By Kylie Morris
BBC Kabul correspondent
International support has successfully transformed Afghanistan from a pariah state, UK Foreign Secretary Jack Straw says.
Straw wants Afghans to do more
On a visit to the Afghan capital Kabul, Mr Straw was upbeat, saying that life for the overwhelming number of Afghans is now completely different to what it was under the Taleban.
Mr Straw's revelation came on the way from the airport to the city - where he had seen shells of buildings 12 months ago, he said, now there were businesses.
And where people had in the past been downcast they were now holding their heads high.
He declared that Afghans now have freedom, there is life on the streets and economic activity.
As in any other country, security must lie in the hands of the people of that country, in the end
UK Foreign Secretary
Girls are in school and their country is making its way with the rest of the world.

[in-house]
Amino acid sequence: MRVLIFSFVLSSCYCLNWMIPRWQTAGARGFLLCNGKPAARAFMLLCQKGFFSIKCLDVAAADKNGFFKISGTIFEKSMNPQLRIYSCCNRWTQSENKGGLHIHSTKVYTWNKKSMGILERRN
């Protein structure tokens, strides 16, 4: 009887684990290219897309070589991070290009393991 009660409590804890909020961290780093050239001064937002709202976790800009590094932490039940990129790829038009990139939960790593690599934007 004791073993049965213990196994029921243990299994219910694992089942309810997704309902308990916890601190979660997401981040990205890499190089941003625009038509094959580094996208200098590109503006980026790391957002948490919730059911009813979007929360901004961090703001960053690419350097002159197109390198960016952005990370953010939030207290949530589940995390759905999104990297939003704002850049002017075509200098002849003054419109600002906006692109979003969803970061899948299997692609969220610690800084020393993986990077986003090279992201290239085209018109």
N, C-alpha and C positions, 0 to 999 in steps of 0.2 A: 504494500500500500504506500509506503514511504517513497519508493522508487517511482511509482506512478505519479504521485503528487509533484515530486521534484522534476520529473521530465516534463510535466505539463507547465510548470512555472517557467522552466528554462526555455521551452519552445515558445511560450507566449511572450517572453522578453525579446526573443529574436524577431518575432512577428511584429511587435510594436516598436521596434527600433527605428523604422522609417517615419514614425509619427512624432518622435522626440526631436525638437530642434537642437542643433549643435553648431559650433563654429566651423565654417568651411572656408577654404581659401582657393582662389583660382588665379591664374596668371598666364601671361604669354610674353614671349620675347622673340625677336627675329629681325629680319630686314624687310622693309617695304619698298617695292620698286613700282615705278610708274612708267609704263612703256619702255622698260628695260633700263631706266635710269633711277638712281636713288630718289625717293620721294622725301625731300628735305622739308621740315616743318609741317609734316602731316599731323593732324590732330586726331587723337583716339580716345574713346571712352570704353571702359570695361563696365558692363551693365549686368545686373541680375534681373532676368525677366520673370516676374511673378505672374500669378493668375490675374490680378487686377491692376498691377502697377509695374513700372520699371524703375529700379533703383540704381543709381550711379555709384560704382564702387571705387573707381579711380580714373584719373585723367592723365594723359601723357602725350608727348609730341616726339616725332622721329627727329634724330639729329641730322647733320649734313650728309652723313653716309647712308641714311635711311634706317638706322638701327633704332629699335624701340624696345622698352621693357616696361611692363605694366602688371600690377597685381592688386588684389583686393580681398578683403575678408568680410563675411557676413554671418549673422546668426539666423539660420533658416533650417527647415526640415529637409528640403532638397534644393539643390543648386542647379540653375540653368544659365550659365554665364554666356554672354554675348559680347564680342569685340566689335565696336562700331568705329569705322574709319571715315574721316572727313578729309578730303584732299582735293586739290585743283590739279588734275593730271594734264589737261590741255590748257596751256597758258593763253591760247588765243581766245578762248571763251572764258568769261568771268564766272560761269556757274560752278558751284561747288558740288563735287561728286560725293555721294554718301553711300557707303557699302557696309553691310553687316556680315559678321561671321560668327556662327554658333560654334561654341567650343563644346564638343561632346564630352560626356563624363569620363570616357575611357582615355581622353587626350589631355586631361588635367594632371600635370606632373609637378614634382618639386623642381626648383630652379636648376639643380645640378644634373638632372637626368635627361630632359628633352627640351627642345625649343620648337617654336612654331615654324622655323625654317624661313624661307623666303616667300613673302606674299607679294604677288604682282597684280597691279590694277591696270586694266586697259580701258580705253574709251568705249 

But he admitted after a meeting with his Afghan counterpart, Abdullah Abdullah, that there are difficult challenges ahead, primarily security.
He shared with Mr Abdullah his view that Afghanistan ultimately must secure itself.
"As in any other country, security must lie in the hands of the people of that country, in the end. And others can do what we can but it's both your responsibility and your duty," Mr Straw said.
But on the ground, security is deteriorating and efforts to empower Afghanistan's central government through the formation of a national army and training of police are going slowly.
Central authority does not extend far beyond Kabul
The much-discussed programme for demobilisation and disarmament of the country's various armed factions seems to have frozen.
Those problems, together with the reappearance of the Taleban in the south and continued fighting in the north, threatens to scupper any real reconstruction of the country before it's barely begun.
Britain has responded to Afghanistan's calls for more peacekeepers by committing a reconstruction team to the northern city of Mazar-e-Sharif.
Mr Straw says while it is very early days for the team, he is hopeful that based on their good track record of working closely with the Afghans, the British will be able to make a difference.